“One, you know you’re going to have to make them work hard but, two, you have to make it fun. You have to get some competitiveness to it,” he said. “There should be no surprises. [The players] get our conditioning manual, I speak to them – they know what to expect, it’s up to them to prepare themselves to get here. We give them all the tools.

“In fairness to them, it’s awfully hard if you’re working out by yourself [in the off-season] to push yourself as hard as when you’re in a group. It’s a whole new experience [coming to camp] because you have boys from all over the world. Everybody has a different work ethic.”

Among those McCrossin was impressed with are defensemen Jeff Woywitka, the 19-year-old first round pick from the 2001 NHL Entry Draft and Dennis Seidenberg, a sixth round pick in the 2001 NHL Entry Draft from Germany and forward Guillaume Lefebvre, who saw action in three Flyers games last season.

“I see people like Jeff Woywitka. Last year, he looked like the typical 17 year old with some baby fat on him. This year, he’s matured physically,” McCrossin said. “Guillaume Lefebvre – he was in great shape last year and I think he’s in phenomenal shape this year. Dennis Seidenberg – he gained 17 pounds, but he put it in all the right places. The kid looks unbelievable. I can go down the list and tell you each of them who was here last year compared to this year has improved because they know [how it’s going to be].”

And nothing makes McCrossin more satisfied than to see a player buy into his conditioning system.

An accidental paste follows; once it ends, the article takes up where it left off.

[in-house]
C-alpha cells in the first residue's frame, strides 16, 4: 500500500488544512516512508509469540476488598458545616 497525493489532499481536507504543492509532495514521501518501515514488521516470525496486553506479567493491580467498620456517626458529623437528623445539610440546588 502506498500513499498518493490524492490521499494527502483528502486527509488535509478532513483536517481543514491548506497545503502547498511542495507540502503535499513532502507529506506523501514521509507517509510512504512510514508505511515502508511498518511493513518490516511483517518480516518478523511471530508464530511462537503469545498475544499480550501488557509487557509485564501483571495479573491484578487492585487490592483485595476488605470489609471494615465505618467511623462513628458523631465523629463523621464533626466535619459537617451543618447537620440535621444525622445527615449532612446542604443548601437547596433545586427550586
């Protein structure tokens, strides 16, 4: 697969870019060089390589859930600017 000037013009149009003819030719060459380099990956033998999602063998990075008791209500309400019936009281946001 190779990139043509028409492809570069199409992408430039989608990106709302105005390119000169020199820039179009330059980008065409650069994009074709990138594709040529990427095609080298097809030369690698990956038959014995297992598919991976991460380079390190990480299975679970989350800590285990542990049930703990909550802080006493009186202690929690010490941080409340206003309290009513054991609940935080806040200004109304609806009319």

“It’s a great feeling, it makes my job a lot easier,” he said. “It makes my job fun. I like competitiveness, it’s great. You want that.”

First-year Flyers Head Coach Ken Hitchcock used the camp to gain a different perspective.

“It was really interesting for me to watch the improvement of players, to watch people come in like [Antero] Niittymaki, who was struggling at the start because of the smaller ice and shots were coming from anywhere and everywhere to see where he’s at now,” he said. “Same thing with [Seidenberg]. Where he was at the start and where he’s at now – he’s comfortable.”

Hitchcock also revealed that Training Camp competition may be coming from some of the most unlikely of sources. One may not have thought of Radovan Somik as a possible contributor to the 2002-03 Flyers. Many probably haven’t even heard of the fourth round pick in the 1995 NHL Entry Draft. But the international experience that the Czech forward has gained over the past seven years gives him an advantage over many prospects in the entire organization.

“He’s 25 years old and he’s played top international play for almost five years now,” Hitchcock said. “He’s been in that type of program – between World Championships, between Olympic games – he’s played there.”

Another player from rookie camp that Hitchcock is keeping an eye on is center Patrick Sharp, who was signed to a contract this summer. Sharp starred at the University of Vermont.

“Where did Chris Drury come from?” Hitchcock asked, referring to the Colorado Avalanche center and former Boston University standout when asked how a college player could adjust to the NHL level. “It’s not like they’re coming from [Quebec] Major Junior, these guys have played at an unbelievably high level.”

Woywitka and fellow defenseman Jim Vandermeer are players that used the mini-camp as a stepping stone. Woywitka will most likely return to Red Deer of the Western Hockey League for his last season of junior hockey and the second-year pro Vandermeer is pointed as being a leading blueliner with the Phantoms.

“Vandermeer is moving up on the learning curve and he’s doing a good job,” he said. “I think the whole organization is high on Woywitka. He’s another player that has to come into camp and has experience and confidence coming from the World Junior Championships.”

Rock on,
and on, and on...

Vielleicht hab ich 'nen Stock im Arsch und führ 'nen Spießerleben.
Doch mein Zeige- und dein Mittelfinger würden Peace ergeben.

by eins zwo